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 April 10, 2007 College Baseball Foundation Online – 2007 Hall of Fame Inductees Announced.
July 4, 2007 Fred Lynn was inducted into the College Baseball Hall Of Fame.
Click here for the 2007 Inductees.

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College Baseball Foundation Article from Collegebaseballfoundation.org – July 4, 2007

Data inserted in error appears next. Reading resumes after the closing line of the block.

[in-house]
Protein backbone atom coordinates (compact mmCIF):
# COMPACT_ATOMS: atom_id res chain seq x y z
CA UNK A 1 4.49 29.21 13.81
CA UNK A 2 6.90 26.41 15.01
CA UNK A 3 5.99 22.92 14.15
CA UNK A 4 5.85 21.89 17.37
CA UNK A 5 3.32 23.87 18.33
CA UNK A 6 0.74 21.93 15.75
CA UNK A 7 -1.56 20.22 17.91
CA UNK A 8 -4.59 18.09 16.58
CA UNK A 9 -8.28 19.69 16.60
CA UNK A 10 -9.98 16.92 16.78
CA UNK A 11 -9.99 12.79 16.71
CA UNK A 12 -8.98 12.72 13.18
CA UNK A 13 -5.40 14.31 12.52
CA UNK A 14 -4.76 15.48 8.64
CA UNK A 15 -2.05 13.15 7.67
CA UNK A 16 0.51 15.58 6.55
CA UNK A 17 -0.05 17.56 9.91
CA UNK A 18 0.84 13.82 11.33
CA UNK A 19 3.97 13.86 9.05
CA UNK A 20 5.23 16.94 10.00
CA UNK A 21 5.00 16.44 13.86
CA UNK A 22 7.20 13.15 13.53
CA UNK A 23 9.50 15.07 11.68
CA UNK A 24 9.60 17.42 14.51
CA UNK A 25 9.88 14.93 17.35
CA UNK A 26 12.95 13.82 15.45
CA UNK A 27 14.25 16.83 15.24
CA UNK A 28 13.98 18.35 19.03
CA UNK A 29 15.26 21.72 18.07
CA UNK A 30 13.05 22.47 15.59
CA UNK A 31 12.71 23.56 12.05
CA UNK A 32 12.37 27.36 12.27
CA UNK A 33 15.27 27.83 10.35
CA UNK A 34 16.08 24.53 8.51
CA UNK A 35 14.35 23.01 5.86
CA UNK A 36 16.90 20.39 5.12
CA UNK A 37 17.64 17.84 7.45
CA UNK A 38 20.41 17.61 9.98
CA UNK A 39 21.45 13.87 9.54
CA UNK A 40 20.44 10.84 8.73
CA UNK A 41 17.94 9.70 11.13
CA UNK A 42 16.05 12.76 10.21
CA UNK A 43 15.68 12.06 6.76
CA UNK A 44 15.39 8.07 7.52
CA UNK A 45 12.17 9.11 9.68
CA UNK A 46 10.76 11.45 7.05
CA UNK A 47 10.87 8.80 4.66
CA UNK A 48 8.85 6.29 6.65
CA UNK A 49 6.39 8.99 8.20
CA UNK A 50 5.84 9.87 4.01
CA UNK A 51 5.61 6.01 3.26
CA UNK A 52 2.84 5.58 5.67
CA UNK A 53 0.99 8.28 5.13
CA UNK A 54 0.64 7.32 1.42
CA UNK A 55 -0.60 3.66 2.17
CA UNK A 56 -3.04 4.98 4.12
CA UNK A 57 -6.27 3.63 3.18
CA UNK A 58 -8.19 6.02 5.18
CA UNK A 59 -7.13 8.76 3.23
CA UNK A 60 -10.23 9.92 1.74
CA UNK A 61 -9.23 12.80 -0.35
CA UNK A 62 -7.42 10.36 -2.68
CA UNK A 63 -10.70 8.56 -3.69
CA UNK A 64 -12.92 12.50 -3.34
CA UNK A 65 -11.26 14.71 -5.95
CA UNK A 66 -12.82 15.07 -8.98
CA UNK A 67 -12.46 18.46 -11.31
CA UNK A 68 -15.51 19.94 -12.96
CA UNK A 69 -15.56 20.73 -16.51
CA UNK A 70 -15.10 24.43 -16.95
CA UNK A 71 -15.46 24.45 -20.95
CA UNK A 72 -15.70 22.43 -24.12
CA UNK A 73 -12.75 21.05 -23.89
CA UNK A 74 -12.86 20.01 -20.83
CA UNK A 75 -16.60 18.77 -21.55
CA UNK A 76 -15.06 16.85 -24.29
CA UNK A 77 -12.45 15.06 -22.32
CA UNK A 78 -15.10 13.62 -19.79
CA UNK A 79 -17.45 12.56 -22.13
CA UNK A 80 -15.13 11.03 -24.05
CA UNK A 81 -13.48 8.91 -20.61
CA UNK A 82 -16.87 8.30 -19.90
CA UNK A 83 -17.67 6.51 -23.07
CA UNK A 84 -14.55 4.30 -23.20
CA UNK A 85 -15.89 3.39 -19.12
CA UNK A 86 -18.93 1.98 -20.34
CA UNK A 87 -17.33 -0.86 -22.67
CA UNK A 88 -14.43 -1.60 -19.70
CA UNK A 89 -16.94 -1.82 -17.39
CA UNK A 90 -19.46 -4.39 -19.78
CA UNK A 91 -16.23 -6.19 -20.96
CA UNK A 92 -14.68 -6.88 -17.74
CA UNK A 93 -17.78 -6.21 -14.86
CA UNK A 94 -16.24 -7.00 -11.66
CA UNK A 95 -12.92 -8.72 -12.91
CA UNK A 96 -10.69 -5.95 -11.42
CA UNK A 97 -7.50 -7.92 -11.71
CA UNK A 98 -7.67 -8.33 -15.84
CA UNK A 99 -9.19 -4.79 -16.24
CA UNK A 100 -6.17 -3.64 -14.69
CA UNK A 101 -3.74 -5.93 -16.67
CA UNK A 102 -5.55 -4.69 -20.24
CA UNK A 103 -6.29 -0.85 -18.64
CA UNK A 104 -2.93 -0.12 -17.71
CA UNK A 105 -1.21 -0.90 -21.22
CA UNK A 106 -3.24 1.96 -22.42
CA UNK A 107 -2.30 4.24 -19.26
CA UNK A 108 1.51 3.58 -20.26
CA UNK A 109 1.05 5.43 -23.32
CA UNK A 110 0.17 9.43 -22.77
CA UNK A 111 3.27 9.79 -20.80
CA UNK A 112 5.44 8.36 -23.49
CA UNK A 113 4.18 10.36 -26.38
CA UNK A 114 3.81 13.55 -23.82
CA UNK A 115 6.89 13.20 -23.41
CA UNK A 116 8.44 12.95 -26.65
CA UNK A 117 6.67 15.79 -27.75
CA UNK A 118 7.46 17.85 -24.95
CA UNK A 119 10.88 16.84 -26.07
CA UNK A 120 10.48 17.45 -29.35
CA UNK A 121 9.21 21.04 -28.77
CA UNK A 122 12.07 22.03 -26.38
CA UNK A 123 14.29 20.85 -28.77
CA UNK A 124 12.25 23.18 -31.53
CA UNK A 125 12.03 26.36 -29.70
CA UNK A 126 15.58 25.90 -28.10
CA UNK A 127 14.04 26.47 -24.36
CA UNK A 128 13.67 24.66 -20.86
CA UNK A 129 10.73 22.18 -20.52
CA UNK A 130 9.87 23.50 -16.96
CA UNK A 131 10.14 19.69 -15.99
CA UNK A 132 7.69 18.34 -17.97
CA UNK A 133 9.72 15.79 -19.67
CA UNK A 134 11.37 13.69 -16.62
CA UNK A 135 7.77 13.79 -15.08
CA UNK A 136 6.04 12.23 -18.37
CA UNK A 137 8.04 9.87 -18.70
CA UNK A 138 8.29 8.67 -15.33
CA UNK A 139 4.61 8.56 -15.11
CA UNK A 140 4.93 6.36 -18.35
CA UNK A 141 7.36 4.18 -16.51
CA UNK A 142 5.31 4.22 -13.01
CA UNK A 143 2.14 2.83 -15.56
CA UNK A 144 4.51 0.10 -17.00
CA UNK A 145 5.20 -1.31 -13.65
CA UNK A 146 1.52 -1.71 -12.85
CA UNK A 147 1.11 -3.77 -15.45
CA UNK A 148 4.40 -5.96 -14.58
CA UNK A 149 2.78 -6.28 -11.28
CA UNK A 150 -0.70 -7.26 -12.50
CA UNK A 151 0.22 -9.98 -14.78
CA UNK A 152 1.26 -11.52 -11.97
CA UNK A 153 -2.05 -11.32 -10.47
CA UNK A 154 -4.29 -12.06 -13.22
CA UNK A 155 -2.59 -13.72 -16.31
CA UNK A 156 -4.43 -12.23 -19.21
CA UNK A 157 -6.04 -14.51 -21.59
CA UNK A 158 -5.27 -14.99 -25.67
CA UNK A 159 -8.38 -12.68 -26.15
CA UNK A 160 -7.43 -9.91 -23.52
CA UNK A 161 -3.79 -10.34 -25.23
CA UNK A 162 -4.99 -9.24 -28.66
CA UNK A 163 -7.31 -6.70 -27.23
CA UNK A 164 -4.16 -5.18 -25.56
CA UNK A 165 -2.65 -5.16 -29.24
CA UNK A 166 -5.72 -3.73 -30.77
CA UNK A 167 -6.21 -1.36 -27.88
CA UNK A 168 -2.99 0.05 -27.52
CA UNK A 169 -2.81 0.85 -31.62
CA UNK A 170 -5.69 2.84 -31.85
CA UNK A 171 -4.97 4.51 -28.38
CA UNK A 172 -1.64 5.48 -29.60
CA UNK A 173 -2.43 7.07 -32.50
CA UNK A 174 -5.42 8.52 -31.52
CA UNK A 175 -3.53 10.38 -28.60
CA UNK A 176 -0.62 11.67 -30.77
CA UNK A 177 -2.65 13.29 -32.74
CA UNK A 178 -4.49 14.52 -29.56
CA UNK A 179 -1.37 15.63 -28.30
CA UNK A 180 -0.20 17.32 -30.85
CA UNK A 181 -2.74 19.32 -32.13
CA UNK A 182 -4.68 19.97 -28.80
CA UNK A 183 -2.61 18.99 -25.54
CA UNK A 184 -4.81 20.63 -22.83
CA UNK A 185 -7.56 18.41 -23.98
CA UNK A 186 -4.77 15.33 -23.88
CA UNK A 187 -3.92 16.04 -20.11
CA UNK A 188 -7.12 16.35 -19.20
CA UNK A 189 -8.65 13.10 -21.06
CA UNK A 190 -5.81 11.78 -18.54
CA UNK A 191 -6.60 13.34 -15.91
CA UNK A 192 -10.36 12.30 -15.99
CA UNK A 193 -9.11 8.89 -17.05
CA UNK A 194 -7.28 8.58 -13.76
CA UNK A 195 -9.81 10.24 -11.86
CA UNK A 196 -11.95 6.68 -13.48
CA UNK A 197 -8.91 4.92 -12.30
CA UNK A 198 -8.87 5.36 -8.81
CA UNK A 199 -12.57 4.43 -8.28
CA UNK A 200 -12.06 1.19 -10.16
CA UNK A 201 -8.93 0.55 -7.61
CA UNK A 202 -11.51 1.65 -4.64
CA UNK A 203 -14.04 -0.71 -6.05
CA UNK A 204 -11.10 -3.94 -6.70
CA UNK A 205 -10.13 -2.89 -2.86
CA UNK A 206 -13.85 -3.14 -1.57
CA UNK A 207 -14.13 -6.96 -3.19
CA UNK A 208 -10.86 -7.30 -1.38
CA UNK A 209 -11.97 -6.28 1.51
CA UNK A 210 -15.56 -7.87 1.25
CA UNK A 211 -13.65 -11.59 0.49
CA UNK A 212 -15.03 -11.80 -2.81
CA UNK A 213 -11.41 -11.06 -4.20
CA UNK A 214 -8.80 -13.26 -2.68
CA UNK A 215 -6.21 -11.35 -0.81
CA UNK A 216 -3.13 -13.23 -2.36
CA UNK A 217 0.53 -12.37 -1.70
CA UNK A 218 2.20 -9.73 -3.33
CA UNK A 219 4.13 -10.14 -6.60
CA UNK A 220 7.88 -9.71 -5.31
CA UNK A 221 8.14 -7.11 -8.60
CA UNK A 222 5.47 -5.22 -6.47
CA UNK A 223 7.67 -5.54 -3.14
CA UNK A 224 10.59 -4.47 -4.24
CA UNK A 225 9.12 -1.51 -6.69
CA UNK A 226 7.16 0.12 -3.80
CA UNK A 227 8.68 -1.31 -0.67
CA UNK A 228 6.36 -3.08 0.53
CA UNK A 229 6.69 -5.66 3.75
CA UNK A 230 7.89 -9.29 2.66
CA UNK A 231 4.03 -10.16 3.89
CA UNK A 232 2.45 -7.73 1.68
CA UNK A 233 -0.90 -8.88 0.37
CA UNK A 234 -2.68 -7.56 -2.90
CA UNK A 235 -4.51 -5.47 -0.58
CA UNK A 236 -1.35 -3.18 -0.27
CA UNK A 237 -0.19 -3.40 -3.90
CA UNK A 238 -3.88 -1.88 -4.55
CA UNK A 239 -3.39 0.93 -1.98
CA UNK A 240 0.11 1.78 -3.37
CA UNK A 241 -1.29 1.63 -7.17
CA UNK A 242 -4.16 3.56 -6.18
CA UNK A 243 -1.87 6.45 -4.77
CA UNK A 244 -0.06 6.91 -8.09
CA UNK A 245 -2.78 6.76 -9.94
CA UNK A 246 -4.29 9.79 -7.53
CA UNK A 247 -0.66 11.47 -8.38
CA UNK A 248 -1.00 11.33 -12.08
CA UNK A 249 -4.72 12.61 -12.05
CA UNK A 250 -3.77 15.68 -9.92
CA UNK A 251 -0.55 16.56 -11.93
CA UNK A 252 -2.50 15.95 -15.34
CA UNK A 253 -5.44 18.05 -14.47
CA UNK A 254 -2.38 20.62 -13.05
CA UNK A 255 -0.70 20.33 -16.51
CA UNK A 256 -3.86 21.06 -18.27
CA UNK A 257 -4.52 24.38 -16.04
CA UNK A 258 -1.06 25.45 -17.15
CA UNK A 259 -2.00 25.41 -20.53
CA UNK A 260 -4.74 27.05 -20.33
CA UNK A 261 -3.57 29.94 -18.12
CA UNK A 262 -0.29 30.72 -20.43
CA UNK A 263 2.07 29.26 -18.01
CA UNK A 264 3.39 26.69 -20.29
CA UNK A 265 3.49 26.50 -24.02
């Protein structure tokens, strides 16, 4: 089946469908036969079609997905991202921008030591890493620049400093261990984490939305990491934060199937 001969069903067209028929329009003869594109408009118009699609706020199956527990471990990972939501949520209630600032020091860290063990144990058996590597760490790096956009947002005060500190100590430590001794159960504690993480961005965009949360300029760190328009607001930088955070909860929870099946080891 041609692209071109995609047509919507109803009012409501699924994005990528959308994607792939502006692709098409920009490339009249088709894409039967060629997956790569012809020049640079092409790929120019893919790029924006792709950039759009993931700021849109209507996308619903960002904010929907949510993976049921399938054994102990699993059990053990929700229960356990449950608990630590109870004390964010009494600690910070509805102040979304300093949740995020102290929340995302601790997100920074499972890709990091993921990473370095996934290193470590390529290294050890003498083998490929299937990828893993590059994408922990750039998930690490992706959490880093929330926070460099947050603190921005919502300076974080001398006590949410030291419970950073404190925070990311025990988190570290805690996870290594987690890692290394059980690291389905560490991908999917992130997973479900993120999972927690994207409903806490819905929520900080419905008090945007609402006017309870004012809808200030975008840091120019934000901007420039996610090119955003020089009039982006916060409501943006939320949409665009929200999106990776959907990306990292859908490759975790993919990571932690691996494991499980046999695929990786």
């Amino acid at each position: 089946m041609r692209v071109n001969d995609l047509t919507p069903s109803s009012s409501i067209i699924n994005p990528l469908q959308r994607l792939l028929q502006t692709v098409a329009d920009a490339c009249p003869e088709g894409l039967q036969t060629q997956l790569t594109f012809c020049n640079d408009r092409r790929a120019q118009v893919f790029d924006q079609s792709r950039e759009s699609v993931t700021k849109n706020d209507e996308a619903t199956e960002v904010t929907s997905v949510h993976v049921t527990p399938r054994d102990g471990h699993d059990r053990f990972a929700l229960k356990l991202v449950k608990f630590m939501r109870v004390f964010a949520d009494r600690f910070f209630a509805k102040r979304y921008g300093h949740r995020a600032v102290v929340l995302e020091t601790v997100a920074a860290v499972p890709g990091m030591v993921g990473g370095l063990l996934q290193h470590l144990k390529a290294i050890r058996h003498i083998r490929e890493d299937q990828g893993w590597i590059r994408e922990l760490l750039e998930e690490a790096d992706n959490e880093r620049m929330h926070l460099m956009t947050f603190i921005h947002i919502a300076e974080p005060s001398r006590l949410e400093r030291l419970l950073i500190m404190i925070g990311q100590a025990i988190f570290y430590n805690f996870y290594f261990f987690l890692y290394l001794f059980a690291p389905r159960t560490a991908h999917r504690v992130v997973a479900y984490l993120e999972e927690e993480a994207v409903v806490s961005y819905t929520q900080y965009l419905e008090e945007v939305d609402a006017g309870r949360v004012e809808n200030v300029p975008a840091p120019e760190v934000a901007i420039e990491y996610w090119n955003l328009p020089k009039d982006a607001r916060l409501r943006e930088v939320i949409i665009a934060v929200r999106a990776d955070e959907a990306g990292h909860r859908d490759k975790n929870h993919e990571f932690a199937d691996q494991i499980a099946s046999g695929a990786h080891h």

LUBBOCK, Texas – To a man (and women representing relatives), gratitude was the order of the day Wednesday at the second annual College Baseball Hall of Fame induction ceremonies at the Lubbock Convention Center.The formal induction included 11 longtime student-athletes and head coaches in the second class. Three-day ceremonies began with receptions Monday and the naming of Vanderbilt All-America pitcher David Price as the fourth recipient of the Brooks Wallace Award Tuesday.The Class of ’07 and honorees’ theme “Where the Past Meets the Present” included collegiate greats Jim Abbott of Michigan, coach F.C. “Bobo” Brayton of Washington State, coach Jim Brock (posthumously) of Arizona State, coach and player Bibb Falk (posthumously) of Texas, Pete Incaviglia of Oklahoma State, coach (Arizona) and player (Minnesota) Jerry Kindall, Fred Lynn of Southern California, John Olerud of Washington State, coach Dick Siebert (posthumously) of Minnesota, Phil Stephenson of Wichita State, and Derek Tatsuno of Hawai’i.Also recognized this week were members of the inaugural veterans’ class (pre-1947 era players and coaches, all posthumously) – coach Jack Barry of Holy Cross, Lou Gehrig of Columbia, Christy Mathewson of Bucknell, and Alabama coach and player Joe Sewell. Gehrig, Mathewson and Sewell also are members of the Baseball Hall of Fame in Cooperstown, N.Y.The attending class of 2007 and representatives appeared very satisfied with the reception and hospitality of the people of Lubbock and West Texas – home of the future College Baseball Hall of Fame. Current artifacts and oral histories are being housed at the Southwest Collection archives at Texas Tech University. In addition, 41st U.S. President George H.W. Bush, a member of Yale’s 1947 and ’48 NCAA World Series teams, has agreed to lend his name to the upcoming College Baseball Hall of Fame facility at a location to be determined in the Lubbock area.“This is a wonderful honor,” Abbott said, “and the overwhelming generosity of the people and city of Lubbock has been amazing. This truly is a dream come true. My baseball life has been one of taking the nxet step and learning how to do things more efficiently with my left hand and arm, and I am very proud of representing Michigan as the school’s first honoree. I always looked up to the Michigan program as a kid growing up in Flint (Mich.), and my head coach Bud Middaugh and a lot of other people believed in my ability.”“I’m just very glad to be here at 81 (years old),” quipped Brayton. “I called Tom Lasorda the other day and told him about my terrible leg problems, and he just laughed and asked how the tires would be on an 81-year-old car. They wear out on you. My baseball career started slowly and progressed from being a nine-year-old and going to the Carl Mays Baseball School to getting an education to coaching at Washington State. One of my favorite expressions in baseball and life remains: excellence shows, commitment counts, and quality wins. All of us in the Hall of Fame owe quite a bit to the game of baseball, its integrity and tradition.”